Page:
Officials meet deadline to pass Atlanta region’s first major transportation funding plan

Tough cuts made on both transit and road construction side, but leaders relieved process is moving forward

August 16, 2011

The group of five mayors and county commissioners in the Atlanta region were able to put personal preference aside and finalize a $6.14 billion transportation project wish list on Aug. 15. Several tough cuts—adding up to $420 million—had to be made prior to the deadline, but the compromise marked the first time Atlanta regional leaders have divided up a major transportation-funding plan for the area.

The list can be tweaked before a final version must be submitted on Oct. 15, and the public will get a chance to weigh in. If everything goes according to plan, voters will then get to decide on a referendum that calls for a 1% sales tax increase to pay for the projects. The 10-year tax would raise over $7 billion, with the remaining dollars being dispersed to counties and cities on other transportation projects.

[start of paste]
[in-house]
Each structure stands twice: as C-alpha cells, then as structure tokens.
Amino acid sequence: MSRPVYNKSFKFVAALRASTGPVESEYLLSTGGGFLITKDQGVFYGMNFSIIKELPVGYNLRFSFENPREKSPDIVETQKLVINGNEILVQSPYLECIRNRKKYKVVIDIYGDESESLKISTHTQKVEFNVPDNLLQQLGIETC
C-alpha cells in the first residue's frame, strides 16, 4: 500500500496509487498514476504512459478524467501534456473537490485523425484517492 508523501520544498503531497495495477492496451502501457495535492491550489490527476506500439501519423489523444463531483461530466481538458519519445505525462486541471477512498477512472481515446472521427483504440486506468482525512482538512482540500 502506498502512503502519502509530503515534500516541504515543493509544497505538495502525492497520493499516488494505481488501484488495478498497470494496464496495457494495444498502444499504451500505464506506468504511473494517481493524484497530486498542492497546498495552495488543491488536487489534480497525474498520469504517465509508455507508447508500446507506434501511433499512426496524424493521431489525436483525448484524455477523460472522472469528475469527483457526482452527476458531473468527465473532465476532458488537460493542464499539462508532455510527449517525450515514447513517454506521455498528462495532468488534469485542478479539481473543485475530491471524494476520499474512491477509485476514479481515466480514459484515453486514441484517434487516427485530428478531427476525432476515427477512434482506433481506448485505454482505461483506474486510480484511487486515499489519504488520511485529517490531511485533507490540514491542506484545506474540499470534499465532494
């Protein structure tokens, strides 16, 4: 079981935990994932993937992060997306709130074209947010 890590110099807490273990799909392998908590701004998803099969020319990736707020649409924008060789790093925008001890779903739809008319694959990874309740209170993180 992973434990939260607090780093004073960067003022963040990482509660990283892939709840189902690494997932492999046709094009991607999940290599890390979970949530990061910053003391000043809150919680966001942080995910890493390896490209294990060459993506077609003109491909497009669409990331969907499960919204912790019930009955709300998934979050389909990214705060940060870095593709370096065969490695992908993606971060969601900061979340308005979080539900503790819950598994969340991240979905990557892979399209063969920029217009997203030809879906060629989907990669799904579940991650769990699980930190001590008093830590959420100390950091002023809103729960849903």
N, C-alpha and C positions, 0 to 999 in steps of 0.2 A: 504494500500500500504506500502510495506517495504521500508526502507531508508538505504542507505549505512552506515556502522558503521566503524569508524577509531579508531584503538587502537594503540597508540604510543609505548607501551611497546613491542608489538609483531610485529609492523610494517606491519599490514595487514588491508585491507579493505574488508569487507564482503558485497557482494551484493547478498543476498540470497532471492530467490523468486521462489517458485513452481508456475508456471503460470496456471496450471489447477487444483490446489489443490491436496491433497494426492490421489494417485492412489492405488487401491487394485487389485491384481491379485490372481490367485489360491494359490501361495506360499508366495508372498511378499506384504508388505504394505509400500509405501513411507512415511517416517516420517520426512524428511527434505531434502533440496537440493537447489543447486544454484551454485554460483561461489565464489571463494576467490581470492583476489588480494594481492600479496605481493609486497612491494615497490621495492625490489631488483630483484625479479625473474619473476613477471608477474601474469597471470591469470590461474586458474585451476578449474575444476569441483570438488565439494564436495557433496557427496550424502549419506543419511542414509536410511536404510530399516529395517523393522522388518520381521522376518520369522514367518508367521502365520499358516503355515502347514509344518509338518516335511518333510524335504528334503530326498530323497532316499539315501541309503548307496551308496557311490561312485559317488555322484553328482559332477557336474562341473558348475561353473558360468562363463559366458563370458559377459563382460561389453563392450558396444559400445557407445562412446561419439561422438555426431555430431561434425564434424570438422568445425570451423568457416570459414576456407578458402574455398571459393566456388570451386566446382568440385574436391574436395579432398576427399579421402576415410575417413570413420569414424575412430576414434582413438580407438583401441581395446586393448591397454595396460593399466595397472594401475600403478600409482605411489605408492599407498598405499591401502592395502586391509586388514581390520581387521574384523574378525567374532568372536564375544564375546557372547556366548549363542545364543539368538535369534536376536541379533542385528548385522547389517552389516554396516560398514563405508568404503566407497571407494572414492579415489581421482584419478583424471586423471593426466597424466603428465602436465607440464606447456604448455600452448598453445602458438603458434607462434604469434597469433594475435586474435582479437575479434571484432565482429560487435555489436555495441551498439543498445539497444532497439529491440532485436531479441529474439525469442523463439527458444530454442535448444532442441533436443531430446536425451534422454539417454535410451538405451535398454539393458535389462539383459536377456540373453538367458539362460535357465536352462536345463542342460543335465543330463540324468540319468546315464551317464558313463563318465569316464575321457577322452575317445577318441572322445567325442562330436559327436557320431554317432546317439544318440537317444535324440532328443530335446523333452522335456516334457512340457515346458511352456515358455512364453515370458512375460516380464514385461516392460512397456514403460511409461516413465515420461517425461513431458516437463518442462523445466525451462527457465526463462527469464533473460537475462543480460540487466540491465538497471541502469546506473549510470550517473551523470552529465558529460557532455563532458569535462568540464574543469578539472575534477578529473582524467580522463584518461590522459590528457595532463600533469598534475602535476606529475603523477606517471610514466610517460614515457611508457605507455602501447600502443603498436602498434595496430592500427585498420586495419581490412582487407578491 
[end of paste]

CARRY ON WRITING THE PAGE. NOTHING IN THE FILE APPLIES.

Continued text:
“This is a victory for the region,” Atlanta Mayor Kasim Reed said. “I think what turned the tide is not quitting and not being overcome by frustration or anger. There were a couple of moments where the conversation and the work could have gone either way. And I think all of the members did a good job of walking that back.”

Reed wanted to make sure the meeting started off on the right foot, and agreed to cut $10 million from Atlanta’s allocation for the Beltline transit loop. A $47 million project that would have built an interchange at I-20 and I-285 also was eliminated from the list. Georgia Gov. Nathan Deal made perhaps the biggest sacrifice. The state’s leader surrendered $80 million that would go toward Georgia Regional Transportation Authority Xpress bus service.